To see how the design of FIG. 1 eliminates ε6 and to estimate the size of the improvement in the average power handling capabilities, consider FIG. 4. FIG. 4 differs from FIG. 1 only in that the X and Y crystal axes are rotated about the C axis by 45 degrees. That is, the slab in FIG. 4 is cut out of the same "as grown" crystal boule in a different orientation than the slab in FIG. 1.
Consider a rectangular cross-section perpendicular to the C-axis of the crystal slabs in FIGS. 1 and 4. While the crystals are in a cool state, with no laser beam shining through them, consider these cross-sections to be divided into small imaginary squares with sides parallel to the edges of the cross-sections. Now shine laser beams of a given average power through the crystals. Consider how the imaginary squares distort as the laser beams heat up the crystals.
It is possible to calculate the temperature variations inside the slabs due to laser beam heating and to estimate from this temperature variation, using the theory of elasticity, the distortions (or strains) that these imaginary squares undergo as the crystal heats up. The result of such a calculation is that the squares distort into rectangles (with sides parallel to the edges of the cross-section) in both FIG. 1 and FIG. 4, and that the size of the distortions (or strains) in FIGS. 1 and 4 are comparable, that is, within a factor or two of each other. Such distortions will obviously change the angle between the X and Y crystal axes in FIG. 4, but not in FIG. 1. Therefore, the strain ε6 is present in FIG. 4 but not in FIG. 1. Since FIG. 1 eliminates the most detrimental type of strain, ε6, it can be said to decouple the thermally induced strains from the laser beam polarization.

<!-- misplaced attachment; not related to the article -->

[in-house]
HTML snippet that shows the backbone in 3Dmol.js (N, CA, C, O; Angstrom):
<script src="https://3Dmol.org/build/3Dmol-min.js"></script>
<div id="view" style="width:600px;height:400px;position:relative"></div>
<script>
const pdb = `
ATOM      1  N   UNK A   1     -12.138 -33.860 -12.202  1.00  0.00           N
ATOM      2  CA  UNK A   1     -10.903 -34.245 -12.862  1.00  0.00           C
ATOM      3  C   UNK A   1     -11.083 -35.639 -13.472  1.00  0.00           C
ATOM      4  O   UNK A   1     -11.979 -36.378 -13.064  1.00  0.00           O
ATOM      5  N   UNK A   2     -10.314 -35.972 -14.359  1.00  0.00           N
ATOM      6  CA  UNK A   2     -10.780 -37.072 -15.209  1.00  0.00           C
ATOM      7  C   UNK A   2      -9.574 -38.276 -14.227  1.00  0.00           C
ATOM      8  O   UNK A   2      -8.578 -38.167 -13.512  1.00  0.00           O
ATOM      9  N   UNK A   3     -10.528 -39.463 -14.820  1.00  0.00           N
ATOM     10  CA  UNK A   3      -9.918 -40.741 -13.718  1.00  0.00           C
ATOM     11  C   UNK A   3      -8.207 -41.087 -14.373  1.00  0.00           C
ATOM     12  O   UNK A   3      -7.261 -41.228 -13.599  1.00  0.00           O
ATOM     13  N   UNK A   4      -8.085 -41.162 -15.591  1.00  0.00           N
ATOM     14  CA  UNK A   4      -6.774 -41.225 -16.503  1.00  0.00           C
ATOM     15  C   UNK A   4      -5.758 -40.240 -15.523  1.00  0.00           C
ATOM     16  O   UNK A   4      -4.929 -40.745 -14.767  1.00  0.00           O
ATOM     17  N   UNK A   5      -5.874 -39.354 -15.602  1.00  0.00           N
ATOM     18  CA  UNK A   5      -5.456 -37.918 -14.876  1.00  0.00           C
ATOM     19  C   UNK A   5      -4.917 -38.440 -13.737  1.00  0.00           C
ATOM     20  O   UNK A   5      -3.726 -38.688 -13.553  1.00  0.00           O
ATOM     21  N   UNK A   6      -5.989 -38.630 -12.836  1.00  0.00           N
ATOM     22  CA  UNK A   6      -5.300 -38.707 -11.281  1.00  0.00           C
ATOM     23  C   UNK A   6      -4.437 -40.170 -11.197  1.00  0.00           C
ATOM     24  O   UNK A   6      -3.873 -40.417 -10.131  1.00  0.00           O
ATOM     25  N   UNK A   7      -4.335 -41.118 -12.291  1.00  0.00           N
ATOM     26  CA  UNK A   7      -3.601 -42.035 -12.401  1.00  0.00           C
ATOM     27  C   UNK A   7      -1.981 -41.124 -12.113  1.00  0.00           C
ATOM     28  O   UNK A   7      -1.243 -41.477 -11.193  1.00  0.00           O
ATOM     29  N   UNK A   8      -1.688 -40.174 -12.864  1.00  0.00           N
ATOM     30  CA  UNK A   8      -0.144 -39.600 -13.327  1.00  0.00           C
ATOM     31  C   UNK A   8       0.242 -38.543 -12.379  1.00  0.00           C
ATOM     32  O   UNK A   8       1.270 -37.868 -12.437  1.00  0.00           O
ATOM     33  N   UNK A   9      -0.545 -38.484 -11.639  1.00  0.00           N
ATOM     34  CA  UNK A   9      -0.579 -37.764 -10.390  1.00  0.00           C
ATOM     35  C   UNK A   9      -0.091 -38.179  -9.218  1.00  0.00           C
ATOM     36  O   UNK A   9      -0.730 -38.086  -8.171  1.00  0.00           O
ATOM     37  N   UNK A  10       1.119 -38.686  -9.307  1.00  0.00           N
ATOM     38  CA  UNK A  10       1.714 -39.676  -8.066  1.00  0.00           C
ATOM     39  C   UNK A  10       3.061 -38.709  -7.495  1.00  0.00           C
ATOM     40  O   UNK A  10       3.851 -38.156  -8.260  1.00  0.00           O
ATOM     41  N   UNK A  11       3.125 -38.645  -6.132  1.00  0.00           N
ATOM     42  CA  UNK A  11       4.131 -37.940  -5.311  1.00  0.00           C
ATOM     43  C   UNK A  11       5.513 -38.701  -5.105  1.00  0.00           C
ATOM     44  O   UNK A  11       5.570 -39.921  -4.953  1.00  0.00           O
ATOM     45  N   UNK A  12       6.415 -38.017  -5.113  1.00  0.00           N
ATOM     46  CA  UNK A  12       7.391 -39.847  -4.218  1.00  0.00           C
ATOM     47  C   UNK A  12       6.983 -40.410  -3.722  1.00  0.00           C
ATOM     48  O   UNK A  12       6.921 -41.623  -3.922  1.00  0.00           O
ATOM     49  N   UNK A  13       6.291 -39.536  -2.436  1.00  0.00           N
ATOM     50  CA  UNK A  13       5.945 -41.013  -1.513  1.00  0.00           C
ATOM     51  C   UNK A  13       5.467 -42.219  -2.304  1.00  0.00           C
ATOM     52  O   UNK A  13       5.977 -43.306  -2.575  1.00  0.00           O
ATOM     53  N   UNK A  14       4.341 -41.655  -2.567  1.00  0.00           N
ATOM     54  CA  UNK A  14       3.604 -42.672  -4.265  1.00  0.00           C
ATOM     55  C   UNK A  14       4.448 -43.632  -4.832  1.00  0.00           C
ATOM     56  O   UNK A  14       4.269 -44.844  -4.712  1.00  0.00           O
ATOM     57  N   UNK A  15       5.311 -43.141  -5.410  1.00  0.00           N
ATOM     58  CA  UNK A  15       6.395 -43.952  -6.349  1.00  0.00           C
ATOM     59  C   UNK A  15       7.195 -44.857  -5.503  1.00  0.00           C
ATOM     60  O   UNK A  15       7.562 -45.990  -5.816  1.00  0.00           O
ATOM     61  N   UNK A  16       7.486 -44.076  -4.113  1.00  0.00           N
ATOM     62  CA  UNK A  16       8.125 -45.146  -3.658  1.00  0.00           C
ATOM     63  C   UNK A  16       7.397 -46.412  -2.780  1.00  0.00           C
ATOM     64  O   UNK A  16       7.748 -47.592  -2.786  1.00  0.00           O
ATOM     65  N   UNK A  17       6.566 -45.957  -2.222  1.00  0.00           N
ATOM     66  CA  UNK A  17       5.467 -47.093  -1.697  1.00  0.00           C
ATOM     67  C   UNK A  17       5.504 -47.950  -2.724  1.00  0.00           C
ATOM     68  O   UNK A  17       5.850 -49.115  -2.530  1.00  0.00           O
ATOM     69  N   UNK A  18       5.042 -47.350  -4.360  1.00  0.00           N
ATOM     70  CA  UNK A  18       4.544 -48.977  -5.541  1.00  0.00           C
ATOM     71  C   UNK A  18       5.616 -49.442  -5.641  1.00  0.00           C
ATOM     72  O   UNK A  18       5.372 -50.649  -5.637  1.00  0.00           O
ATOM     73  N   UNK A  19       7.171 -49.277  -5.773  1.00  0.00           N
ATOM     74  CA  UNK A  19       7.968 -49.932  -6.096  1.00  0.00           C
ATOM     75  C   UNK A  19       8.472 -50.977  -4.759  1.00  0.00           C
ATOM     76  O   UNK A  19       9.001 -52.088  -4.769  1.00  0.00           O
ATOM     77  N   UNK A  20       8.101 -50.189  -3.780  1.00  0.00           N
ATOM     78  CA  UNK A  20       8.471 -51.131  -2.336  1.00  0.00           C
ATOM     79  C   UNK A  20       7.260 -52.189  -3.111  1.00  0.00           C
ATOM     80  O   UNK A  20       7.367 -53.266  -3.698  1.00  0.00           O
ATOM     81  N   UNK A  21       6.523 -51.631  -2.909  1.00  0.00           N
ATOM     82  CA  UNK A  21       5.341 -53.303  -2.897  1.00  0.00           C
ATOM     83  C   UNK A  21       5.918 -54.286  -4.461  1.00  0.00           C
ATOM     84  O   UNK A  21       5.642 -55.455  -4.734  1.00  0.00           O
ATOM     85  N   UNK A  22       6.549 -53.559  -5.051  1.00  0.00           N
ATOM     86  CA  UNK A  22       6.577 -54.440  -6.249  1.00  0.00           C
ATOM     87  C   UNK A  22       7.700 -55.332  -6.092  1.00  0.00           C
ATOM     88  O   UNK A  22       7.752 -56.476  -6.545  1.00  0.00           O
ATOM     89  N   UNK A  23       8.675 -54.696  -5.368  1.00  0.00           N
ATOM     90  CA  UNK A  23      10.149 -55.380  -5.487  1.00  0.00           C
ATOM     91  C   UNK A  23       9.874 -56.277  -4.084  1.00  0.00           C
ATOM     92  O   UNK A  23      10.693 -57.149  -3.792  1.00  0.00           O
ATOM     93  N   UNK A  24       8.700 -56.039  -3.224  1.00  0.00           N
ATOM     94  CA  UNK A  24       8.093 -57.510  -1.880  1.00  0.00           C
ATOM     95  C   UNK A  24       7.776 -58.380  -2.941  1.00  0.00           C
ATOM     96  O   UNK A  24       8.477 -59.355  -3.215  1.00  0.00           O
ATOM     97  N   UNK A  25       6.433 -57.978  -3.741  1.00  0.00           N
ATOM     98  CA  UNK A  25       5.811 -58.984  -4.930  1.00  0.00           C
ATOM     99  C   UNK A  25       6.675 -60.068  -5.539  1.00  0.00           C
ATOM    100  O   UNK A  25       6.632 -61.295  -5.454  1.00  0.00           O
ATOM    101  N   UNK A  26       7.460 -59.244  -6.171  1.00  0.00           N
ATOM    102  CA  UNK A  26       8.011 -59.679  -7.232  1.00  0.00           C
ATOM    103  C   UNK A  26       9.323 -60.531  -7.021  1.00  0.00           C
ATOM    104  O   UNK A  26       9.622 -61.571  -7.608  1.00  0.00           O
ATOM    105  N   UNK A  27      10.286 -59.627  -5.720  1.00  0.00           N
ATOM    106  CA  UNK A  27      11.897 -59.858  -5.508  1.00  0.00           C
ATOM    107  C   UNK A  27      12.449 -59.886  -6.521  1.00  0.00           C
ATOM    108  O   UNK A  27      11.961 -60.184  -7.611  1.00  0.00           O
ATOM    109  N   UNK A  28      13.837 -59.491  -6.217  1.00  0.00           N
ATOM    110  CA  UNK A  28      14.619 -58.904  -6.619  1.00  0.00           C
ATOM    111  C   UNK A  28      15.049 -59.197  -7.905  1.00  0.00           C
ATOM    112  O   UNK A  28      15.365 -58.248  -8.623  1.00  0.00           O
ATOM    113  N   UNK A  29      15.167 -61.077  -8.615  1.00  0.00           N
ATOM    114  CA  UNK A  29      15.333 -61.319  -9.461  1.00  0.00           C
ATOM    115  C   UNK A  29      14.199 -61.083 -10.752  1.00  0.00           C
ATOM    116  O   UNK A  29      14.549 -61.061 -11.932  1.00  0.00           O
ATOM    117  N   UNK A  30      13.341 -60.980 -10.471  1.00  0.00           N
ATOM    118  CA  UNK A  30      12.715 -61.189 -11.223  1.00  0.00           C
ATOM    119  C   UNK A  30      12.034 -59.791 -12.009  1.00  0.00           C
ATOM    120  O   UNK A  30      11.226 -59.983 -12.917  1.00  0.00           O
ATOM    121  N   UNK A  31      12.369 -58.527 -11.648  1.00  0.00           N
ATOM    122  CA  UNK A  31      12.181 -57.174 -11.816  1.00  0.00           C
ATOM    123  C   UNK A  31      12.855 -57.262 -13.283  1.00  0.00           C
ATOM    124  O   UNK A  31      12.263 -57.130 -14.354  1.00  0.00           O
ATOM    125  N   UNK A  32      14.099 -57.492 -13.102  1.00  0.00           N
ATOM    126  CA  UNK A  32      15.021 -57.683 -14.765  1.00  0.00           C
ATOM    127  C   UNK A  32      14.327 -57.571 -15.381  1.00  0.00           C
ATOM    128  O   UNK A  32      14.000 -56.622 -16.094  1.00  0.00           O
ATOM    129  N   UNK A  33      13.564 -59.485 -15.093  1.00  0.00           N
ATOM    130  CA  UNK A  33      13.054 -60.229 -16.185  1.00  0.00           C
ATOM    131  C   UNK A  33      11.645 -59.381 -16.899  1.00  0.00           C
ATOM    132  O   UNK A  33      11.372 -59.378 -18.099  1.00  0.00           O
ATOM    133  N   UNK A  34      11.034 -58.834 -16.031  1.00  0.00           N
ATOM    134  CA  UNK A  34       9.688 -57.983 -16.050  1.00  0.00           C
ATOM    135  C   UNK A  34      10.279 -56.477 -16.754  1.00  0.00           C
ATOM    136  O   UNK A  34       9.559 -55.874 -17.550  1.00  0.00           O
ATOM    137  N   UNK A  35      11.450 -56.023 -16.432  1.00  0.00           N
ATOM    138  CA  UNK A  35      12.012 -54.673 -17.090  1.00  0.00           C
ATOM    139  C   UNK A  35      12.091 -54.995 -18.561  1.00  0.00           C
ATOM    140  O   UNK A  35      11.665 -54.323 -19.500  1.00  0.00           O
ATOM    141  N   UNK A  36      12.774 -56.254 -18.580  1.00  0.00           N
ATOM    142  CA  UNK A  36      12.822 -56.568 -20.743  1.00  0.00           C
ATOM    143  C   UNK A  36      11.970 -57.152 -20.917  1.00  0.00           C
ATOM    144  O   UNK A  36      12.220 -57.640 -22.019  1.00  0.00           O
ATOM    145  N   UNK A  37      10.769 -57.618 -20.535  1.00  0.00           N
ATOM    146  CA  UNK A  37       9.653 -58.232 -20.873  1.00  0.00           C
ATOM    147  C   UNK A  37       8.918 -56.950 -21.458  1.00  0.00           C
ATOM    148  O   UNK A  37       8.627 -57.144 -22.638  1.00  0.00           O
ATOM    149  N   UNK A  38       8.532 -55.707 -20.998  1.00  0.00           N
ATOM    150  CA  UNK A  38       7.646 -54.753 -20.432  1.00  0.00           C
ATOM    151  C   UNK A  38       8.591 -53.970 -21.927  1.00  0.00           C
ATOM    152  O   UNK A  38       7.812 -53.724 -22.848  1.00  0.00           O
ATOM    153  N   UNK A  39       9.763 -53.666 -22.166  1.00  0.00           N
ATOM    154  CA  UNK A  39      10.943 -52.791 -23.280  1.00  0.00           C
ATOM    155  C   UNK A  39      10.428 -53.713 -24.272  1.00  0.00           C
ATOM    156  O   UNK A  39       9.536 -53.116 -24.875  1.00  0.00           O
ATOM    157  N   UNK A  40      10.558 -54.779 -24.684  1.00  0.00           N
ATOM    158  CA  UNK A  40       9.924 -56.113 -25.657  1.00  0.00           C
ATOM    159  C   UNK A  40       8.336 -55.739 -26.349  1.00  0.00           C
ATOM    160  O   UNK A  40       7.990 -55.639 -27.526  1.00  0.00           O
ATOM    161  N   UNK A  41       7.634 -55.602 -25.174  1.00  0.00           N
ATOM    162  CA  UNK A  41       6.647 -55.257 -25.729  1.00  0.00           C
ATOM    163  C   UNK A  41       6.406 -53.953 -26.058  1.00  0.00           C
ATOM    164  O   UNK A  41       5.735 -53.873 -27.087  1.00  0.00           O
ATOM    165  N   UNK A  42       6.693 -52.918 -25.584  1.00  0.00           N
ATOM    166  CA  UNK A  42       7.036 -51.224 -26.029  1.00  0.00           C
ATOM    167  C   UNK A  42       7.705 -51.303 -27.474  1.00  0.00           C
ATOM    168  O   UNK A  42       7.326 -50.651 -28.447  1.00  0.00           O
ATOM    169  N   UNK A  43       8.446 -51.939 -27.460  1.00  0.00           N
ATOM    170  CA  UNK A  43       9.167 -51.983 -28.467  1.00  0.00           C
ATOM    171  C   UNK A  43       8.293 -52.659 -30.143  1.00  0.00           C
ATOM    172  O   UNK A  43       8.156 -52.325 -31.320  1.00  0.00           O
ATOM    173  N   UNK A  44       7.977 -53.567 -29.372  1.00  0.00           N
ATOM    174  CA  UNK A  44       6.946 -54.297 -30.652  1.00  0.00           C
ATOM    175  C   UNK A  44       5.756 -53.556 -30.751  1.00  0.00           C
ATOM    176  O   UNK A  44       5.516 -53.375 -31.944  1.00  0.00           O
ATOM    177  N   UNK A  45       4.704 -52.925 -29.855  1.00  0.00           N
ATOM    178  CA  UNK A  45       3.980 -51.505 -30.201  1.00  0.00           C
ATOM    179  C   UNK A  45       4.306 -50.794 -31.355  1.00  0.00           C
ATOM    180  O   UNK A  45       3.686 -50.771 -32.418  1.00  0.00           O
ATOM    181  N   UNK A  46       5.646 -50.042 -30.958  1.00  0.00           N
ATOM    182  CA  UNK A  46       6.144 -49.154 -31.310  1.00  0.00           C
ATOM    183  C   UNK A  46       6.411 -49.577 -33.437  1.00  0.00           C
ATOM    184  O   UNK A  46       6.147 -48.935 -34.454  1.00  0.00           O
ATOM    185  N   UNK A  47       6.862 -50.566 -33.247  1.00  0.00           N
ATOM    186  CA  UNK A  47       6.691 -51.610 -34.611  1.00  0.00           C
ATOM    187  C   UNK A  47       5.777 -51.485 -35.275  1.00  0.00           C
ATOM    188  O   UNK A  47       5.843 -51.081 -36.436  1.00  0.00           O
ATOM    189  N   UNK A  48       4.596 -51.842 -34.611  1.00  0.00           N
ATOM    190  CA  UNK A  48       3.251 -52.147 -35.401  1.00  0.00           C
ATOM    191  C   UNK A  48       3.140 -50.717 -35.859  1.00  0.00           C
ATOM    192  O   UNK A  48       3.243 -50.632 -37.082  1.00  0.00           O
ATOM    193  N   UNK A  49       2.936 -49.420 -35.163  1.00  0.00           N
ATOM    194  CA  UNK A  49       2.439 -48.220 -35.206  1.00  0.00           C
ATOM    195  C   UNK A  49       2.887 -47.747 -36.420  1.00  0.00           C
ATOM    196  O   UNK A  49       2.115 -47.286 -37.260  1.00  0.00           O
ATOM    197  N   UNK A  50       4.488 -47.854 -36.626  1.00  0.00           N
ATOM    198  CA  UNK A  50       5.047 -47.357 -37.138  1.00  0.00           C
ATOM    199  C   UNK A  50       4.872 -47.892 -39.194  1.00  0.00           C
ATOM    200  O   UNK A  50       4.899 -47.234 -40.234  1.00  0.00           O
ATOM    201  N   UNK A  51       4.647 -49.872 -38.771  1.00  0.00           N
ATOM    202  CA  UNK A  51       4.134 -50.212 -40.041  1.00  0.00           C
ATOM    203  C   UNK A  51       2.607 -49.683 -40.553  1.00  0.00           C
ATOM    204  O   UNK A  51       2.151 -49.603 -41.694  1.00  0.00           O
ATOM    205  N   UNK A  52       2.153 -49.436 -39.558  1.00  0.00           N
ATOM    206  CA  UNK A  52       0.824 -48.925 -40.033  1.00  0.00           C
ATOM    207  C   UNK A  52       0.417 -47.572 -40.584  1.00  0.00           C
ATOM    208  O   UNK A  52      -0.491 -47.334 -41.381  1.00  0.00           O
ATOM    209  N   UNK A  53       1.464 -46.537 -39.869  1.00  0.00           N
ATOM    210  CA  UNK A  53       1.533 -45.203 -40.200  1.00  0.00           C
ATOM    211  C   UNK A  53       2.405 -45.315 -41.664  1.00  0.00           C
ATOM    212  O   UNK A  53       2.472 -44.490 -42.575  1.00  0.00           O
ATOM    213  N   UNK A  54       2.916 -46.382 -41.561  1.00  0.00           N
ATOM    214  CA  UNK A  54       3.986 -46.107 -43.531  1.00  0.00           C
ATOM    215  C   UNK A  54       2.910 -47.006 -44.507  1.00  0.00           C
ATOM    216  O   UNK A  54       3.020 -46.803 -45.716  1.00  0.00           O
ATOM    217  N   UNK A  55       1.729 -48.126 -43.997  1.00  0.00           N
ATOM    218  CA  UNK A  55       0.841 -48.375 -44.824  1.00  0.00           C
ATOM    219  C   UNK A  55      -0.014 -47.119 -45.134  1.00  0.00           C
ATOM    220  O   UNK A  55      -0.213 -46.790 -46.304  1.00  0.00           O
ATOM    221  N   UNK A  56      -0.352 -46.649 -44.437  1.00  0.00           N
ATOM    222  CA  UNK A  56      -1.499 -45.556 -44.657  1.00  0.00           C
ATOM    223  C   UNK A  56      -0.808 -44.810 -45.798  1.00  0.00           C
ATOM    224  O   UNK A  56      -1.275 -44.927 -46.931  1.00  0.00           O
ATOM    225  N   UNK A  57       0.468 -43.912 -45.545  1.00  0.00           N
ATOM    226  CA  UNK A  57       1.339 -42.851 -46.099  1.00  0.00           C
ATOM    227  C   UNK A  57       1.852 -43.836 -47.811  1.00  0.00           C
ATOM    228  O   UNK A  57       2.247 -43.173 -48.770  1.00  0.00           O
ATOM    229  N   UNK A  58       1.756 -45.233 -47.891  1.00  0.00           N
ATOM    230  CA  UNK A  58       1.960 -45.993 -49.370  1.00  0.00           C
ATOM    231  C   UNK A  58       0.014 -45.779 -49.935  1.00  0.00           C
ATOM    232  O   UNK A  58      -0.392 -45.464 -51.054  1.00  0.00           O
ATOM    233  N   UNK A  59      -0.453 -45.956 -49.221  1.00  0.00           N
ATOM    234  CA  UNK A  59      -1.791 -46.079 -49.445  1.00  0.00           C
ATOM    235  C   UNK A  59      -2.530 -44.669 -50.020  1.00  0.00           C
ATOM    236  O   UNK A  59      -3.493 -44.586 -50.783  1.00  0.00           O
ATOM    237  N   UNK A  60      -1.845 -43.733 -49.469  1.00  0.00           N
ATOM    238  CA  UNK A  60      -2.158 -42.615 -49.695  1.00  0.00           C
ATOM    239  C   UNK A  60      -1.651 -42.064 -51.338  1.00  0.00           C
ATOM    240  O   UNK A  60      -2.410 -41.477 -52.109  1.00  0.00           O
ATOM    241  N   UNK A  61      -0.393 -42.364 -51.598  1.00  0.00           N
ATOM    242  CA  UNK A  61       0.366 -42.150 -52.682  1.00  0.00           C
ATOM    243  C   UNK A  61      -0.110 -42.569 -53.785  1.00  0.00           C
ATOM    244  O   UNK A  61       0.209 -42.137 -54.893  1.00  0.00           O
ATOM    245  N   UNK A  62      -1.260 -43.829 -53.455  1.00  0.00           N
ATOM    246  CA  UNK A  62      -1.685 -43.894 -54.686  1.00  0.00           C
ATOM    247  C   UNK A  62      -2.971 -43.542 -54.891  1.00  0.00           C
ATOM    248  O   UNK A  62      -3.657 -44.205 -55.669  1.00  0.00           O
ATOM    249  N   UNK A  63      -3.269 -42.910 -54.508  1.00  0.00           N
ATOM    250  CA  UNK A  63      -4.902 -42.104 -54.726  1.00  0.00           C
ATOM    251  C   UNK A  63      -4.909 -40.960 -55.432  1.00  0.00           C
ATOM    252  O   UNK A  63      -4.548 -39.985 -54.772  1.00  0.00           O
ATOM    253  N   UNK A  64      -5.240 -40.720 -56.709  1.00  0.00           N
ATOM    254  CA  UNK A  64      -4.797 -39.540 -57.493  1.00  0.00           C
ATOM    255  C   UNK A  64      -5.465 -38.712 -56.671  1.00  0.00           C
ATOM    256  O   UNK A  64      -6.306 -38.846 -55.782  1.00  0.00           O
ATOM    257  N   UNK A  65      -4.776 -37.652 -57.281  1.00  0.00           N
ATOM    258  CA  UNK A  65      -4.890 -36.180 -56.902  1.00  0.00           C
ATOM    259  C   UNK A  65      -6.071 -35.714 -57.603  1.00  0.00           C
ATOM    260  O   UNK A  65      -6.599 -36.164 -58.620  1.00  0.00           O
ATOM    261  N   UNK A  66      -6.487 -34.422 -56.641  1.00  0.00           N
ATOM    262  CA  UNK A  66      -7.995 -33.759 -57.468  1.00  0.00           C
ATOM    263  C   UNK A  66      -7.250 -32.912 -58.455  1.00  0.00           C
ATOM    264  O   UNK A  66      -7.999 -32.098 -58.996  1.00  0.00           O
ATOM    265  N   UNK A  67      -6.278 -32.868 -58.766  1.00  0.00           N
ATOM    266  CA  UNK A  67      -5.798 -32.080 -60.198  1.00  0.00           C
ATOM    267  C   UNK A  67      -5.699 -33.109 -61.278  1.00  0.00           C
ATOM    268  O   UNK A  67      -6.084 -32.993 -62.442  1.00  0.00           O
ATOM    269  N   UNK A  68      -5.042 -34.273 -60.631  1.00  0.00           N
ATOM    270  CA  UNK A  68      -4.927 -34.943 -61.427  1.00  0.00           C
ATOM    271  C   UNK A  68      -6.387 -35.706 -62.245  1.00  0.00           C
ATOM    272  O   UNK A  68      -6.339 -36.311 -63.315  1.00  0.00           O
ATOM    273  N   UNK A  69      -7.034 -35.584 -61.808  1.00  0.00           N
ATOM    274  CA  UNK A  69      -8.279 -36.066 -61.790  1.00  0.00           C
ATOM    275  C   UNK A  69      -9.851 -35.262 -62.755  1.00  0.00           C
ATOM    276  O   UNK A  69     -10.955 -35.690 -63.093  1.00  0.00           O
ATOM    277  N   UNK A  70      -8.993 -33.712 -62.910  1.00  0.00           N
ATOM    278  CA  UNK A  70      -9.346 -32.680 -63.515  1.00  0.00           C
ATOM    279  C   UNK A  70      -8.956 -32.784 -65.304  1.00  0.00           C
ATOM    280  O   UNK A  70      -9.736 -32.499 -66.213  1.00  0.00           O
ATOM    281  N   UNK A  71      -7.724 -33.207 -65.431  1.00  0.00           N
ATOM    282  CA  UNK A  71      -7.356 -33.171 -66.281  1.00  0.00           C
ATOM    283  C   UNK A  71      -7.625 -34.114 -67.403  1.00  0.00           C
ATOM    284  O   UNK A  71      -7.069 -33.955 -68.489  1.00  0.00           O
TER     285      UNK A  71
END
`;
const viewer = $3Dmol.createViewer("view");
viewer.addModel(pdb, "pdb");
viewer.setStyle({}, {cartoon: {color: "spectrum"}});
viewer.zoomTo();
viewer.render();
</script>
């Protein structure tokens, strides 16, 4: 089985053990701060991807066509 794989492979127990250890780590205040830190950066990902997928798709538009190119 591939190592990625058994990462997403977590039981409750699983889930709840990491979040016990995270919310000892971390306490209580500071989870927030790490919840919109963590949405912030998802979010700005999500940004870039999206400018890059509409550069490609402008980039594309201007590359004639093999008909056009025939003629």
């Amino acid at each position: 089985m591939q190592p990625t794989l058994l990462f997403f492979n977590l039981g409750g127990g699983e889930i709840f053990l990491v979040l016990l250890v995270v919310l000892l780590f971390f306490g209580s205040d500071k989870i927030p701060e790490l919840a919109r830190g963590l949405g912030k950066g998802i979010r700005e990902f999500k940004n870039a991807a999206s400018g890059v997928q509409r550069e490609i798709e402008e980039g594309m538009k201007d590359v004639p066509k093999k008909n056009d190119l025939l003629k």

Using commonly known values of the elasto optic constants of KDP, one may calculate from the above calculated strains the size of the effect on the laser beam's polarization state. This calculation indicates that the average power limit due to thermally induced strains may be 100 times larger for the pockels cell of FIG. 1 than for FIG. 4. (This result applies to pockels cells used for polarization switches in beam steering applications.) The calculation indicates that the pockels cell of FIG. 1, using a KDP crystal, may be usable with a 3 KW average power visible laser beam.
The designs of FIGS. 2 and 3 also give rise to the strain ε6. Therefore the highest tolerable average power for FIG. 1 should also be much higher than that for FIGS. 2 and 3.
A further feature of the geometrical orientation (slab geometry) of FIG. 1 is that the temperature variation, and therefore the strains, tend to be small since heat is taken out efficiently.
The improved pockels cells depicted in FIG. 1 can be manipulated to get rid of or eliminate most of the detrimental type of thermally induced strains.
In the preferred embodiment of the present invention, the crystalline type material is formed from a KDP type material and the C axis, electric field and direction of propagation of the laser beam are parallel to one another. This eliminates the strong temperature dependence of natural birefringence.
The crystalline structure utilized in the preferred embodiment is formed from an elongated substantially rectangular type of crystalline KDP material. This forms a thin slab which is long and thin and which is sandwiched between heat sinks to eliminate shear strains and lower the change in temperatures. The X and Y axes are oriented as illustrated in FIG. 1 to eliminate shear strains.
Finally, the electrodes are arranged at the respective ends or periphery of the rectangular crystalline structure so as to provide a uniform electric field Ev.
The foregoing description of a preferred embodiment of the present invention has been presented for purposes of illustration and description. It is not intended to be exhaustive or to limit the invention to the precise form disclosed. The embodiment was chosen and described in order to best explain the principles of the invention and its practical application to thereby enable others skilled in the art to best utilize the invention in various embodiments and with various modifications as are suited to the particular use contemplated. It is intended that the scope of the invention be defined by the claims appended hereto.